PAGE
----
When the Gates Foundation started, it gave money to explore innovative projects such as lab in a card, or mosquitoes with artificial noses. Now that the foundation has changed its strategy, it has left some scientists in a funding vacuum, looking for money elsewhere to continue their ambitious projects.
From the Seattle Times, writer Sandi Doughton explains the change in strategy and how it has hurt some scientists.
Nearly $460 million later, the foundation isn't exactly pulling the plug on the original Grand Challenges in Global Health program. But recession and a sense of urgency have drained much of Gates' enthusiasm for large, speculative research endeavors.
Most of the projects have used up their money and aren't receiving any more. Many with continued funding are receiving far less than before.
Some disappointed scientists say the loss of funding will slow progress on research that has lifesaving potential — but needs more time to mature.
"It's left most of us a bit frustrated about the whole thing," said Brett Finlay, a molecular biologist from the University of British Columbia. With the $8.7 million his team received to develop medicines that boost the body's general defenses against disease, the researchers discovered a potential drug for a severe form of malaria. "Now we're looking at each other, asking: 'How are we going to take this forward?' "
Foundation officials say the program was an experiment that's simply running its intended course. Most grants were for five years. There was never a guarantee of more funding, although many scientists assumed promising projects would be continued.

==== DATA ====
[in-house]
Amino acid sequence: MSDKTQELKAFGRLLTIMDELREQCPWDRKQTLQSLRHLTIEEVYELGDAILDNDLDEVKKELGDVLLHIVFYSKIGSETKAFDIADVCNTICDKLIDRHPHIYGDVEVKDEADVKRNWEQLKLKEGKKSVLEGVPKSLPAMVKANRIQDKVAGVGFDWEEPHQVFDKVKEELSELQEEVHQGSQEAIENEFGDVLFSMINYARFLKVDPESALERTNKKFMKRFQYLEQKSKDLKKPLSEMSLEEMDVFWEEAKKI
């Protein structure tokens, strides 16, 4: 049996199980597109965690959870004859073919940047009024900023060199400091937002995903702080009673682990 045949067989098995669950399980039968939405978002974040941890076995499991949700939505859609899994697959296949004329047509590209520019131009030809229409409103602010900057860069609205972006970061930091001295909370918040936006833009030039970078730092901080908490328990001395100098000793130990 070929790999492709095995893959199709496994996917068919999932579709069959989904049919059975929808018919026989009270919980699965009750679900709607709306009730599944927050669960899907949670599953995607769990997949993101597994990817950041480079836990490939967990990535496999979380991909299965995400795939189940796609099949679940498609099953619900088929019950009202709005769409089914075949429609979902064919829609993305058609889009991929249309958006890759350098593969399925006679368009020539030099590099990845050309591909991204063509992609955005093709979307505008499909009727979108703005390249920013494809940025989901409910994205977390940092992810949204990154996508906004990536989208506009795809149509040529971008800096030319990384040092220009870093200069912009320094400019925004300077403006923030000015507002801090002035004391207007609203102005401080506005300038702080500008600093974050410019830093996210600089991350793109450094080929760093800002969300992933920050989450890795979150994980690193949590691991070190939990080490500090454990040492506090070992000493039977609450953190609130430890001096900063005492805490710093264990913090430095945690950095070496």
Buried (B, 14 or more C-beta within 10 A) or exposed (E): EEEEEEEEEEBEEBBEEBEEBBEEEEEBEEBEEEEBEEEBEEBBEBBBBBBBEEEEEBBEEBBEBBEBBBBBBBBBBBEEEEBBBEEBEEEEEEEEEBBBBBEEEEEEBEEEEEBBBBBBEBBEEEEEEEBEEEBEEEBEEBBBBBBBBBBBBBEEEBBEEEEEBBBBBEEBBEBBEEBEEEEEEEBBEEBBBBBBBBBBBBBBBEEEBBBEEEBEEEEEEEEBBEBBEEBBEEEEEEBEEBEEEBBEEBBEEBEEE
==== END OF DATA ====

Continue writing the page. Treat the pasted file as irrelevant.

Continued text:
At the program's final conference in Seattle last week, Gates Foundation global health Director Dr. Tachi Yamada made it clear the megaphilanthropy approach is sharpening its focus on technologies with the biggest health payoffs and near-term applications.
"We've changed the way we work," he said. "In the very earliest days, honestly I don't know if we knew what we were doing. We were giving away money as fast as we could. ... Now we're trying to be more strategic."
Grand Challenges has always represented a small proportion of the Gates Foundation's spending, which now exceeds $2 billion a year. Much of that money goes to support the Global Fund, which distributes AIDS medications and fights malaria and tuberculosis, and GAVI, which provides childhood vaccines. The foundation also funds tightly focused efforts to develop and test vaccines and drugs for malaria, TB and other diseases.
In fact, vaccines are now the foundation's top priority, Yamada said. And it's not enough to develop something new. It must get to the people who need it — the sooner the better.